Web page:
; make the actual call
    26e4:   0040f809    jalr   v0      ; IRPLatform_mmb_176(sp + 32)
; remember that the instruction after the call itself is executed before
; the call; in this case, the first non-self argument is set here
    26e8:   27a50020    addiu   a1,sp,32
The notation I've been using is "Object_mmb_number", where number is the offset in the vtable to the object offset (the offset to the function pointer (180 in this case) or the C-style index (176/8 = 22 in this case) would make more sense -- I started using this notation before I fully understood what was happening).

Most (all) classes are split between interface and implementation classes; calling functions get a pointer to an IRPlatform object, for example, which is actually implemented by an IRPlatformImpl object.

Checking the ptv.sym file, we see that the IRPlatformImpl? virtual table is at 0xffffffff80163120. Adding 180 to that, we get 0xffffffff801631d4; looking at ptv.rodata, we find at 0x801631d4 (what happened to the leading 0xffffffff00000000? The MIPS IV architecture is 64-bits extended from an older 32-bit architecture very cleanly; it basically has a full 32-bit subset hidden cleanly inside with no mode bits. For reasons too involved to go into here (see Run, Mips, Run or write me if you're really interested) 32-bit constants when loaded into 64-bit registers always sign extend, and the entire top half of the 32-bit address space (which for other reasons is the only half normally used on an embedded system) is replicated in a teeny tiny bit of the 64-bit address space -- so, address 0xffffffff801631d4 is the same as address 0x801631d4. As a side note: I haven't seen any use of the full register width; 64 bit quantities are always split between two registers) the address 0x8002c3c0. Going back to ptv.combined, we find IRPlatformImpl::GetBootState(RBootState? &) at that address; in this case, we got somewhat lucky - functions called through vtables may not have visible names.


Update: Solved! daddiu, despite being 'unsigned', sign-extends its arguments, so anything in the upper-half of a 64k chunk will have a high-bit section 1 higher than I'd thought; so, how much have I gotten wrong, not knowing that? (and not knowing that offset(base) addressing is signed)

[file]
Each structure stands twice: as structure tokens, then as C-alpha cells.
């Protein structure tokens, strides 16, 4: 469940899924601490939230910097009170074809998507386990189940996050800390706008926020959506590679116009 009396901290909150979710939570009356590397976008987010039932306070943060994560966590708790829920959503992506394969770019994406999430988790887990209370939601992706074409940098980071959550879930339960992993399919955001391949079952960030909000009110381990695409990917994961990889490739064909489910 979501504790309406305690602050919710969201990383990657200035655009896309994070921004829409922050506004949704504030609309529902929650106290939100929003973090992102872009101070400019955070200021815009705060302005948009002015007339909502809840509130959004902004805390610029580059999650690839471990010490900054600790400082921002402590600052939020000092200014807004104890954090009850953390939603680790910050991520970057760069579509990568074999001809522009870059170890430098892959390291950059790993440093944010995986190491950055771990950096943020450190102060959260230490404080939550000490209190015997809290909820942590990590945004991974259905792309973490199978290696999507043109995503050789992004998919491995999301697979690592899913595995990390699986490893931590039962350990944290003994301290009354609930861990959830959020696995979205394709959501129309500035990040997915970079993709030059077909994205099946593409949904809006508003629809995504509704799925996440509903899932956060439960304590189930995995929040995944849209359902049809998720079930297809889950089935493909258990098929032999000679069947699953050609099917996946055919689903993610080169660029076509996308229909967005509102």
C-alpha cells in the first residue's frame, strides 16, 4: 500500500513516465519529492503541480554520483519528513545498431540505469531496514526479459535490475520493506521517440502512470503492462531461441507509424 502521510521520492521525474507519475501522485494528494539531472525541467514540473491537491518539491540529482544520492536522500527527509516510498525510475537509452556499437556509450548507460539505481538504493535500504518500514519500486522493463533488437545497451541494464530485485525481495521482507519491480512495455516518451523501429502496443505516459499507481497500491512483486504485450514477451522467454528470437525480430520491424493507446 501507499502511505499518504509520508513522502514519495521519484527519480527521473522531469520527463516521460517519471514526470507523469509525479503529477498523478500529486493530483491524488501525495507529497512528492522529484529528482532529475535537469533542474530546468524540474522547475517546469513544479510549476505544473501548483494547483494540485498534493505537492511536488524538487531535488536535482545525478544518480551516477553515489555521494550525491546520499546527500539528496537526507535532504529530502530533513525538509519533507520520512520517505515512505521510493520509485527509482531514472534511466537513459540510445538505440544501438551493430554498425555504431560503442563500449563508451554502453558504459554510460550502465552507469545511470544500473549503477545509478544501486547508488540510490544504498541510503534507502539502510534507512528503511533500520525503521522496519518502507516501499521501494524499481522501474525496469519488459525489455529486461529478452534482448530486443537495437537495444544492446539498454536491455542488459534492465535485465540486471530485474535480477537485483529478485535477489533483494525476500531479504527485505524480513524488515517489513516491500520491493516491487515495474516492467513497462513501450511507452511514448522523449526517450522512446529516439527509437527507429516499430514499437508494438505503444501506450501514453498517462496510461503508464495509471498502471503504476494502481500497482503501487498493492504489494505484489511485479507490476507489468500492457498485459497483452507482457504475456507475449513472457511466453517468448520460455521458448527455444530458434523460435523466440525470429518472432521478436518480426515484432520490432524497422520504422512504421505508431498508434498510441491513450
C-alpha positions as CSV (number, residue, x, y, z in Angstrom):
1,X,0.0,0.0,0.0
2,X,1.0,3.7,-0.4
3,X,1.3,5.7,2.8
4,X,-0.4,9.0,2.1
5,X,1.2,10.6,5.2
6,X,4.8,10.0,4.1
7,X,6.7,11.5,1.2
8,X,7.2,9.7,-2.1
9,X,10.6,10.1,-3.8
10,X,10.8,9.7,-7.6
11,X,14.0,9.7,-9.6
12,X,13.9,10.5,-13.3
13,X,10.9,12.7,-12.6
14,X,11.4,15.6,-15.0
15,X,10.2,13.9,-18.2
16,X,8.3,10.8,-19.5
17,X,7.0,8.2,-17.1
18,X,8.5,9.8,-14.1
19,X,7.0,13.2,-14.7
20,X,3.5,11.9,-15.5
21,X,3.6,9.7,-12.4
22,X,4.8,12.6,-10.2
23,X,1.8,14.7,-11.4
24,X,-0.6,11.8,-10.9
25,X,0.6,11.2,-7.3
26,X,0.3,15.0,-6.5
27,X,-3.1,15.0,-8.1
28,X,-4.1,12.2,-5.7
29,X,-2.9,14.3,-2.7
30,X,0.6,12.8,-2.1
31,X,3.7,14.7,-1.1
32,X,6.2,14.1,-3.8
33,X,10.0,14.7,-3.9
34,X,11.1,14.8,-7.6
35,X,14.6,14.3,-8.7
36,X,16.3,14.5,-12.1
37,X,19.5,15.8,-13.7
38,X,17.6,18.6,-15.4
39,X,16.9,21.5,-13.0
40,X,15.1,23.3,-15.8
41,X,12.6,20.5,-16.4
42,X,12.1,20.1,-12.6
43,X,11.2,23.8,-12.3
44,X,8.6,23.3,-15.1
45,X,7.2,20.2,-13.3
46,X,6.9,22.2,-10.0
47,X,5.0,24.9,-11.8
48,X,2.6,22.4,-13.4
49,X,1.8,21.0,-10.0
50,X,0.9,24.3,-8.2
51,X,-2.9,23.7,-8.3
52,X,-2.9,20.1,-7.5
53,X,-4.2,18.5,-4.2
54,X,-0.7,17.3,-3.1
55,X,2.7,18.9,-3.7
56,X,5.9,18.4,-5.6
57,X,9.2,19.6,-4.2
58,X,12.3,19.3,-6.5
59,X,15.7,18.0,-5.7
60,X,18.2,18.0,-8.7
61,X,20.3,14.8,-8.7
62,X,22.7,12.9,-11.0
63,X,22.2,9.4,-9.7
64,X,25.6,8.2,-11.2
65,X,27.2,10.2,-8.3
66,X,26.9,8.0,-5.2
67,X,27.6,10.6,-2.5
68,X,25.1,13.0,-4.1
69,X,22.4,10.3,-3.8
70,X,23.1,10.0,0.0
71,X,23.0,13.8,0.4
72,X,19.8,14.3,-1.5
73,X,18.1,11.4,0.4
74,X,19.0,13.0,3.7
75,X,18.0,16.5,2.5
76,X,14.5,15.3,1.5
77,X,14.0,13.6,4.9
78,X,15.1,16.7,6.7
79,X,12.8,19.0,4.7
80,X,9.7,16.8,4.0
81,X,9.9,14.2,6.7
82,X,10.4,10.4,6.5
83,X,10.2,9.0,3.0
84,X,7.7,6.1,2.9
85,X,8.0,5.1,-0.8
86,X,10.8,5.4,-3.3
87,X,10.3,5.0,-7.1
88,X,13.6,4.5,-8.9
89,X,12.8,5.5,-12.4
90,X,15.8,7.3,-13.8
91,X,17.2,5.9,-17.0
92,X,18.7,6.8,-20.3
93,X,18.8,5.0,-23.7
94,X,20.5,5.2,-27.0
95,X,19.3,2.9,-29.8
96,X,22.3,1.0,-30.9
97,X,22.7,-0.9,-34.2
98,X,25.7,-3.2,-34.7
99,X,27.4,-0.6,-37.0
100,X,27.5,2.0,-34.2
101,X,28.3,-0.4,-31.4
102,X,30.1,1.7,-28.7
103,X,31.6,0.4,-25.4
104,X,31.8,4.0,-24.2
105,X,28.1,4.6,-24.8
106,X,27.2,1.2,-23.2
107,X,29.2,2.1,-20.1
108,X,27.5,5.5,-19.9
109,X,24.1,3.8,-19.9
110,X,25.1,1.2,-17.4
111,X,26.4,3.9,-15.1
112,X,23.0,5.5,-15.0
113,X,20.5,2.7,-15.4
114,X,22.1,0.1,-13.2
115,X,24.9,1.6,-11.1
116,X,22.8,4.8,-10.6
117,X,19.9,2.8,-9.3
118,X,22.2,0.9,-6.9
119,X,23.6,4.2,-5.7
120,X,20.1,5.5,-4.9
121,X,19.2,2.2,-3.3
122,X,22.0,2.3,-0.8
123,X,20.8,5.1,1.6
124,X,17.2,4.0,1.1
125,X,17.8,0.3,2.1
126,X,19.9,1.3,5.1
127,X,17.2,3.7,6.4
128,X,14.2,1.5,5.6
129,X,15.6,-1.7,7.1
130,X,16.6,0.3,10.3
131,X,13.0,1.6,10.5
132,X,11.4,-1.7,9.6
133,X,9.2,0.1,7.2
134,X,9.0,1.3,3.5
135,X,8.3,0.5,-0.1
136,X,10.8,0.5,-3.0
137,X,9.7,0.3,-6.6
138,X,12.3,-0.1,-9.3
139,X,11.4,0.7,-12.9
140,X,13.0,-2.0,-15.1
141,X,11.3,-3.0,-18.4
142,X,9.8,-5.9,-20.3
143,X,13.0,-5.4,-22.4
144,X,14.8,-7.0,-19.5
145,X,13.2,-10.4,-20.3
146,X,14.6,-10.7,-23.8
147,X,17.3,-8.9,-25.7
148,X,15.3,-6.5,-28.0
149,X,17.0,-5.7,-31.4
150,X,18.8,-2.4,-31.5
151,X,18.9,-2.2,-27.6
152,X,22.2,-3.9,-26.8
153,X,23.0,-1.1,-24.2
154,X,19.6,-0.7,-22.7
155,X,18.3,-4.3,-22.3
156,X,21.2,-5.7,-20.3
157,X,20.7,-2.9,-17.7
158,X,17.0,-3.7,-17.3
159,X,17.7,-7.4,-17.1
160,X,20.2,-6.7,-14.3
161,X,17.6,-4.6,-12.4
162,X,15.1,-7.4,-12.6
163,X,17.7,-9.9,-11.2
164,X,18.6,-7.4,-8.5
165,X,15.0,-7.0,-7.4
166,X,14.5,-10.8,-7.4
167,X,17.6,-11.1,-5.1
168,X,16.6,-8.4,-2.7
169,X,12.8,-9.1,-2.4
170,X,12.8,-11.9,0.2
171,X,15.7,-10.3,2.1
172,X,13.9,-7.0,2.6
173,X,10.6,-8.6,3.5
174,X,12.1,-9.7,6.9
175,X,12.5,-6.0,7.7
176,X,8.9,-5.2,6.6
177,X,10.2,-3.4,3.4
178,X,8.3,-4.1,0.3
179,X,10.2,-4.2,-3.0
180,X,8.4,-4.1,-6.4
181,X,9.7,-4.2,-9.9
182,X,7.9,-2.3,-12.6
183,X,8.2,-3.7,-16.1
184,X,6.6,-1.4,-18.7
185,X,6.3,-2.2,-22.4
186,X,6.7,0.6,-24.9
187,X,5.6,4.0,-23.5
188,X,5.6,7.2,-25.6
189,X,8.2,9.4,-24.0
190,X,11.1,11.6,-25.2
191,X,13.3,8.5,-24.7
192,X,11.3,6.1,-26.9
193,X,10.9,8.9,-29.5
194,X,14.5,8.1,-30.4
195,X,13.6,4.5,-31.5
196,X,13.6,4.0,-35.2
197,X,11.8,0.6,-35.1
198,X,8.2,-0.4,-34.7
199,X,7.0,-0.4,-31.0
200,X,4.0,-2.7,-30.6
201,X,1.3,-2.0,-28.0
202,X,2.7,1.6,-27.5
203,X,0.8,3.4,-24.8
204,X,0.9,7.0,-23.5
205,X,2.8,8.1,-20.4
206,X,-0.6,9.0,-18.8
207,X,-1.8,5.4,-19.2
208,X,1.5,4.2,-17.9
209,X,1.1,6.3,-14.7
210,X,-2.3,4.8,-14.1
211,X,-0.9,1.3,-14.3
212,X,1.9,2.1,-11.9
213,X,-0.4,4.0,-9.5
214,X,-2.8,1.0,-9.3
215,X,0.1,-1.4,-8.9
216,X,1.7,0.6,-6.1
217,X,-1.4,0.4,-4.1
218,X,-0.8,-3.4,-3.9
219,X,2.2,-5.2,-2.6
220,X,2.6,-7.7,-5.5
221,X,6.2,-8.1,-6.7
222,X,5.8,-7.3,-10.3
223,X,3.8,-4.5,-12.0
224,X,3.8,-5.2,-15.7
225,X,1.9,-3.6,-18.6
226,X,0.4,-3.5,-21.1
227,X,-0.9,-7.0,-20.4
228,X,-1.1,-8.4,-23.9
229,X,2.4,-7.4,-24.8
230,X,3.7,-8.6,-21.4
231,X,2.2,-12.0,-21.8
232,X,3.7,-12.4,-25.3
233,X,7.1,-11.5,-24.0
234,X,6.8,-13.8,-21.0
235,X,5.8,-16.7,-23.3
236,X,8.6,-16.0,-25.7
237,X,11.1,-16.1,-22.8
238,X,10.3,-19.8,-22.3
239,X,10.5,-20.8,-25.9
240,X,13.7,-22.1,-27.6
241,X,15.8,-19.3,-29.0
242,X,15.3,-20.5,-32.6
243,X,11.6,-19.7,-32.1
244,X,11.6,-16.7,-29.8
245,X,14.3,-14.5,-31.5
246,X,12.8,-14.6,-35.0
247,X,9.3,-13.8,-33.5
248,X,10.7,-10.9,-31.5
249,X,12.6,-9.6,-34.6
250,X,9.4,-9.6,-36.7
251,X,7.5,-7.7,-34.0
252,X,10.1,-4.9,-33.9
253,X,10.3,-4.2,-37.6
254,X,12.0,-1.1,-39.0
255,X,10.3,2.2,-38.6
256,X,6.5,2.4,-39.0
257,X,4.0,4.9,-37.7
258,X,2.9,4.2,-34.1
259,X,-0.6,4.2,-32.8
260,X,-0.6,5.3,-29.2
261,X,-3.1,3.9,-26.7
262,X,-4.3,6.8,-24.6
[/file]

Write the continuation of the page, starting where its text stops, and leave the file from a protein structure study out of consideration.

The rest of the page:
Update: Solved! They're MIPS32/MIPS4650 instructions, which aren't covered by the MIPS IV instruction set document I've been using, and weren't disassmebled because the ELF header claimed these are MIPS4000 files, not MIPS32/MIPS4650.

Updated: Solved! The symbol table marked them as objects, not functions, so the disassembler didn't even try - they must be assembly objects rather than C/C++, which makes sense. Using "-D" instead of "-d" fixes that. more later

-- ToddLarason - 09 Mar 2002

The __ctype values the Replay uses:

-- ToddLarason - 28 Mar 2002

to disassemble a straight memory dump: mipsobjdump -D -EB -m mips -b binary

-- ToddLarason - 29 Jun 2002

Your post will appear before this form in chronological order (newest at bottom)

Attachment: Action: Size: Date: Who: Comment: action 600 09 Mar 2002 - 16:26 ToddLarason action 630 09 Mar 2002 - 16:27 ToddLarason

Topic DisassemblyNotes . { Edit | Attach | Ref-By | Printable | Diffs | r1.8 | > | r1.7 | > | r1.6 | More }
Revision r1.8 - 14 Jul 2003 - 18:54 GMT - TWikiGuest
Parents: WebHome
Copyright © 2001 by the contributing authors. All material on this collaboration tool is the property of the contributing authors.
Ideas, requests, problems regarding TWiki? Send feedback.